Murdoch on The Journal: ‘We Are a Long Way in Front’ of The Times

rupertmurdochrobertthomson 1 Murdoch on The Journal: We Are a Long Way in Front of The TimesIn addition to speaking to the Wall Street Journal newsroom, Rupert Murdoch also found time to sit down with Fox’s Neal Cavuto yesterday, after the News Corp. chief’s bid to take over Dow Jones was offically approved by shareholders.

The Huffington Post has picked out some choice excerpts from the conversation. Here are a few:

On his plans for the Wall Street Journal brand:
We want to make it absolutely the preeminent source of financial news and information and comment in the world. We’ve gotta globalize, gotta digitize…but the paper itself will be the flagship.
On the competition the New York Times poses to the Wall Street Journal:

We’re already 50% bigger than the New York Times. Our readers are more influential, wealthier. We’re a very much more attractive prospect to advertisers than the New York Times is. … It has a huge habit buying it around the country on a Sunday. You cant just take it out like that. But it’ll be competing with us and we’ll be competing with it for sure. But we are a long way in front for now.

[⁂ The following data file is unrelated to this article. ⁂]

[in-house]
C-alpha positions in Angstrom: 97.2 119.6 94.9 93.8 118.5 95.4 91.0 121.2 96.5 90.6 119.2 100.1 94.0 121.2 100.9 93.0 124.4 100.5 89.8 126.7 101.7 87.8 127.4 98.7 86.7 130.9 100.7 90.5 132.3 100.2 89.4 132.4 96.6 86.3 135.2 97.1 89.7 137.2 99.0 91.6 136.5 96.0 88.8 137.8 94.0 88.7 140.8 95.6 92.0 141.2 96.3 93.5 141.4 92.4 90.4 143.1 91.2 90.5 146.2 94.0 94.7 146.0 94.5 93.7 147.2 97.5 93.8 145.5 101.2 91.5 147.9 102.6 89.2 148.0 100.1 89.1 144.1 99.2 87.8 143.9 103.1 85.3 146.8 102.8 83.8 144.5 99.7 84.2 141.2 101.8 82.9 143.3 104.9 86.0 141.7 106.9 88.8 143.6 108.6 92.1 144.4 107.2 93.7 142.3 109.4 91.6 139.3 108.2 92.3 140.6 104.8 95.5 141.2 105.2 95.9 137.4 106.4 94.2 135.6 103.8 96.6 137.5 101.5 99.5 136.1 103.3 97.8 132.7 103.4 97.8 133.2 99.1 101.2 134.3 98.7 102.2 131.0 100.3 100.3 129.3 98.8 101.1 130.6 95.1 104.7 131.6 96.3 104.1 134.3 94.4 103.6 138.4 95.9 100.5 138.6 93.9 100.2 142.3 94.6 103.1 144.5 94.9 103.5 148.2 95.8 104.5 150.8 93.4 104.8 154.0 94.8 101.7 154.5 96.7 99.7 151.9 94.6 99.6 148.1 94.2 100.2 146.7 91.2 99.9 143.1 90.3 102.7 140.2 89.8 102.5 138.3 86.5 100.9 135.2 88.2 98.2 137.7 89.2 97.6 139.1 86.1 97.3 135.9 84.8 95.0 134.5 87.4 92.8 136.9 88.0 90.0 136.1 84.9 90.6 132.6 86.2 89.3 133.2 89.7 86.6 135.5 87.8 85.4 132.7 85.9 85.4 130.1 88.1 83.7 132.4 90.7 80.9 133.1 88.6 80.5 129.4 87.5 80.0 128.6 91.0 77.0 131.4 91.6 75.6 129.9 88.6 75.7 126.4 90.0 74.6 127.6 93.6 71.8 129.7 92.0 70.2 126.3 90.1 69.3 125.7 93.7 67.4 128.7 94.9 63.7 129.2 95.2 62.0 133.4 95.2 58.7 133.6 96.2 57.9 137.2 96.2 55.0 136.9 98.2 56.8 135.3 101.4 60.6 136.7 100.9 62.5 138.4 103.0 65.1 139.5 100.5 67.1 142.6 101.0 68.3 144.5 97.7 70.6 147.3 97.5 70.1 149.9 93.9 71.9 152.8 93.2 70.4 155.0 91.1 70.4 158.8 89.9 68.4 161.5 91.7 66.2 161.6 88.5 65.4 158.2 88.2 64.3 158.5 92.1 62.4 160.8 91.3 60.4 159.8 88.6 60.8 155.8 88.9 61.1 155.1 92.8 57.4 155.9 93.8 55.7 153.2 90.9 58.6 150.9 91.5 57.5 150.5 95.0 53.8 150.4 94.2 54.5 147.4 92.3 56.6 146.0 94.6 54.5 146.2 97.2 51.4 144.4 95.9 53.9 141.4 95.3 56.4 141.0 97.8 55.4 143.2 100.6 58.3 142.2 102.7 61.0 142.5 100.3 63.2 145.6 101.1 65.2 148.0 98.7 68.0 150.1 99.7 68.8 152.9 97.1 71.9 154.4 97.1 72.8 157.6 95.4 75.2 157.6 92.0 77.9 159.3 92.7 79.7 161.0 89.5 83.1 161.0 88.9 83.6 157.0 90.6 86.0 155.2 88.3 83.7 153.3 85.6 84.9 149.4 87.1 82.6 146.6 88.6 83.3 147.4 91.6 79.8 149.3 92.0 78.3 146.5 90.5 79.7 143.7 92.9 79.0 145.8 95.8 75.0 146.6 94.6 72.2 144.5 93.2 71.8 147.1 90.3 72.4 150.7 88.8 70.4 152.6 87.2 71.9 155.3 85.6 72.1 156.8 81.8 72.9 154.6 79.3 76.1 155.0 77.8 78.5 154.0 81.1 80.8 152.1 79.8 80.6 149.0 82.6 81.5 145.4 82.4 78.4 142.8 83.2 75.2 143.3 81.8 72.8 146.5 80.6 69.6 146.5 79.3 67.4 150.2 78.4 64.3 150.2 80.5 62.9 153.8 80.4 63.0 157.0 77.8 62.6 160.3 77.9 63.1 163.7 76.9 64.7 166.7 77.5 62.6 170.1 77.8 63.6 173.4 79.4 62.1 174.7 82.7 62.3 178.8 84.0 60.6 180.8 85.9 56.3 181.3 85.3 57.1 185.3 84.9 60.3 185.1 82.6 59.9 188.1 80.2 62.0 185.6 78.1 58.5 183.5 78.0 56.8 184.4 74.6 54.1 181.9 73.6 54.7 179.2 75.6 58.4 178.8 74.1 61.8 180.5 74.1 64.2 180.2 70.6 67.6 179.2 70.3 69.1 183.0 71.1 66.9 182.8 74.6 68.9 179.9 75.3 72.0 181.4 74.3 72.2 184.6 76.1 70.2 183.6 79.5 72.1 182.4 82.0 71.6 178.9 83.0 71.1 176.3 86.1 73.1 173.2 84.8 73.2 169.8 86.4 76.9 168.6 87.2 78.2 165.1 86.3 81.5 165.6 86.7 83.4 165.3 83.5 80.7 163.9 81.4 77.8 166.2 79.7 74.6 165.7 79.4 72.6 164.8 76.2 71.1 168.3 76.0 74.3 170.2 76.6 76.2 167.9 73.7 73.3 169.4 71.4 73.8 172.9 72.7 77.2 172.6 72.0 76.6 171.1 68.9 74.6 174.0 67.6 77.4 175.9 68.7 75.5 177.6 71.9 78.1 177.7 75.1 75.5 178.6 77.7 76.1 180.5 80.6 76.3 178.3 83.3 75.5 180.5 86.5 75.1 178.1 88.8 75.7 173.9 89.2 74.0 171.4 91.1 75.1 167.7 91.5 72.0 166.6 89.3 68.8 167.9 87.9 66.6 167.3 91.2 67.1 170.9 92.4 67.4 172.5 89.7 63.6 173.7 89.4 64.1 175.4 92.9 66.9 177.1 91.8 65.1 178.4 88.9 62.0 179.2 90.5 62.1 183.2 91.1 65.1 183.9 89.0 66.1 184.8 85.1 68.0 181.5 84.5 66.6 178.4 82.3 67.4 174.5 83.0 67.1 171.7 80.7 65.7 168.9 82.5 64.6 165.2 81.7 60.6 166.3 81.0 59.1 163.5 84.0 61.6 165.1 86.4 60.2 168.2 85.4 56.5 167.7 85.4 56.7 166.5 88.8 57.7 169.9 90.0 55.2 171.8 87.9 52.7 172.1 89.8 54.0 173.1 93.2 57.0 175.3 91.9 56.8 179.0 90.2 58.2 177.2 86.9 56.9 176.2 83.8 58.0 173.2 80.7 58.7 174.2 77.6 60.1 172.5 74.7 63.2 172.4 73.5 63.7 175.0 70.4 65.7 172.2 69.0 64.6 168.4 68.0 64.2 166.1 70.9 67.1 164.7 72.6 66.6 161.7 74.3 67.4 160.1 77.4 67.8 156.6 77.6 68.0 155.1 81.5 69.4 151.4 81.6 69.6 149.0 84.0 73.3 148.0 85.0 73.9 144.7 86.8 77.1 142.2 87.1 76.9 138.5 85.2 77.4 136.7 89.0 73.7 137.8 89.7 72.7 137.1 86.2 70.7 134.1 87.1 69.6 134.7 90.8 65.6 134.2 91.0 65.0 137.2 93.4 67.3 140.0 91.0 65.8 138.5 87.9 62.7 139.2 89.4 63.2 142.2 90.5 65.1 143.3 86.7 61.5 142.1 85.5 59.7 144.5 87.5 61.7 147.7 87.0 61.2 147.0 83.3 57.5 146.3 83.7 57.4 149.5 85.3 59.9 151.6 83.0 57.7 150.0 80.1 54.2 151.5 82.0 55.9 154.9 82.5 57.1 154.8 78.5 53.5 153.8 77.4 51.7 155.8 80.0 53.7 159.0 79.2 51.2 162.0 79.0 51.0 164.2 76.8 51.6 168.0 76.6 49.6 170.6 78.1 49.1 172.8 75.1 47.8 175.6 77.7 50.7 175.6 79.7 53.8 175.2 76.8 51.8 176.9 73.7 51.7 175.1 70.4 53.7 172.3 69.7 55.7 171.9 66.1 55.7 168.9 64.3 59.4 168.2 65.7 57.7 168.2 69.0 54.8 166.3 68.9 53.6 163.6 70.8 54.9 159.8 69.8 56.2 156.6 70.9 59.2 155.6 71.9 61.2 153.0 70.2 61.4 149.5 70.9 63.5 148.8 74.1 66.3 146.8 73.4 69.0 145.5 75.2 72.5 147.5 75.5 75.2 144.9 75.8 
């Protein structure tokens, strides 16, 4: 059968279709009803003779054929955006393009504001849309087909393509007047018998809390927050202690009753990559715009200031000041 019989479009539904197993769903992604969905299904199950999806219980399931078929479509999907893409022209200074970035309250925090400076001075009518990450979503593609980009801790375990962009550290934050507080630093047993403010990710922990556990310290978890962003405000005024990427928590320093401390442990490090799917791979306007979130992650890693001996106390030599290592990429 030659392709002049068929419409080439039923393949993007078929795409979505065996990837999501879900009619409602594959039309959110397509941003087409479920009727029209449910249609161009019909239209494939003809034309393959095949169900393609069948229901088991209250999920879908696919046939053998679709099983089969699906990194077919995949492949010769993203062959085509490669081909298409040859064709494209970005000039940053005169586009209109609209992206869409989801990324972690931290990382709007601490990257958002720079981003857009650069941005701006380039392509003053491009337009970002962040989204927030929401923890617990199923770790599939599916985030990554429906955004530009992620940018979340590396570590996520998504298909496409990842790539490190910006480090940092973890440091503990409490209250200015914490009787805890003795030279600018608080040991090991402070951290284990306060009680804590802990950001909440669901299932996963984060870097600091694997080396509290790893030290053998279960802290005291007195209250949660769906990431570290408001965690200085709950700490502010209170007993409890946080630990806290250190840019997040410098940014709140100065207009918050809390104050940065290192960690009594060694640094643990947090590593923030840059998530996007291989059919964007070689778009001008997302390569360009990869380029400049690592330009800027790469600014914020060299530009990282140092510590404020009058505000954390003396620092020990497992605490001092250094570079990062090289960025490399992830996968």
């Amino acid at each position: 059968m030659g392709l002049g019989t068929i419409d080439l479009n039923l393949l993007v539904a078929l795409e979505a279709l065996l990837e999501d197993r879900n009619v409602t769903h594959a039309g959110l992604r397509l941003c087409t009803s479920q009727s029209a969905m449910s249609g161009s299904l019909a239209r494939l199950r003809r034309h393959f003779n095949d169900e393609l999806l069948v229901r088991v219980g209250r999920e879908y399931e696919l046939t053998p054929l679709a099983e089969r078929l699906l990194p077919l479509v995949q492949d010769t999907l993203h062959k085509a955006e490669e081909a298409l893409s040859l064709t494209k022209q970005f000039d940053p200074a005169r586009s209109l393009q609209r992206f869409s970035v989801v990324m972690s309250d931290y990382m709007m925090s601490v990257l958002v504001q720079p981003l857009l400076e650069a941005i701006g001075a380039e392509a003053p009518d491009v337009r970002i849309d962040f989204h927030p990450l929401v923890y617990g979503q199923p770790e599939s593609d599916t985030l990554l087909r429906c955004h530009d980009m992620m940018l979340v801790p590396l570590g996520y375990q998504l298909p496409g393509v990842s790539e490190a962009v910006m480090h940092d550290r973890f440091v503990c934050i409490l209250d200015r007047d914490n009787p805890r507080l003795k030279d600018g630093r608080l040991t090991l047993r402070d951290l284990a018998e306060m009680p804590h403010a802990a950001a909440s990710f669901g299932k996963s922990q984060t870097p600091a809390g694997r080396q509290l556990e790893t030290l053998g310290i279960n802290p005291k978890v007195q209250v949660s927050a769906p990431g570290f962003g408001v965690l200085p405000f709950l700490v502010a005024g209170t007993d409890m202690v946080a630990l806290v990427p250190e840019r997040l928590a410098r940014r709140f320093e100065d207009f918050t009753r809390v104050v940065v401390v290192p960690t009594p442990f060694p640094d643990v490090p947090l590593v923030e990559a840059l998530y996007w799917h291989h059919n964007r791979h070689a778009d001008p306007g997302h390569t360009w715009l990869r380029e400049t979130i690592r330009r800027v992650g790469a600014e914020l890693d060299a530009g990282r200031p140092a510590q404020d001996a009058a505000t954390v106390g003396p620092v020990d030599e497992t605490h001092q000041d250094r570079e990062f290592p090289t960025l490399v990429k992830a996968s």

On his plans for WSJ expansion:

There’s a great deal of news from Washington and around the world in the Journal that is not strictly financial. We’ll expand that, but not at the cost of what we’re doing with the financial community and the business community in the world.

On the economics behind his plan to tear down the WSJ paywall:

At the moment, we sell it to about 1 million people, at a theoretical $50/year. But it costs probably, of that 50 million, 15 [million dollars] is in costs of just getting subscribers, and looking after them. So it’s 35 million [dollars]. We think when it goes from 1 million subscribers to 20 million people watching it around the world, there’ll be more than enough advertising to make up the difference. It may take a year to get there, but we’ll get there.

On how he plans to change the content at the WSJ:

With good editing, you can certainly say things in fewer words than is normal. But you can break stories in parts too. You can have the guts of it and the strength of it on Page 1 and then you refer to other aspects of it inside, in separate stories, and keep the paper busy. We’ll be experimenting with this in various ways.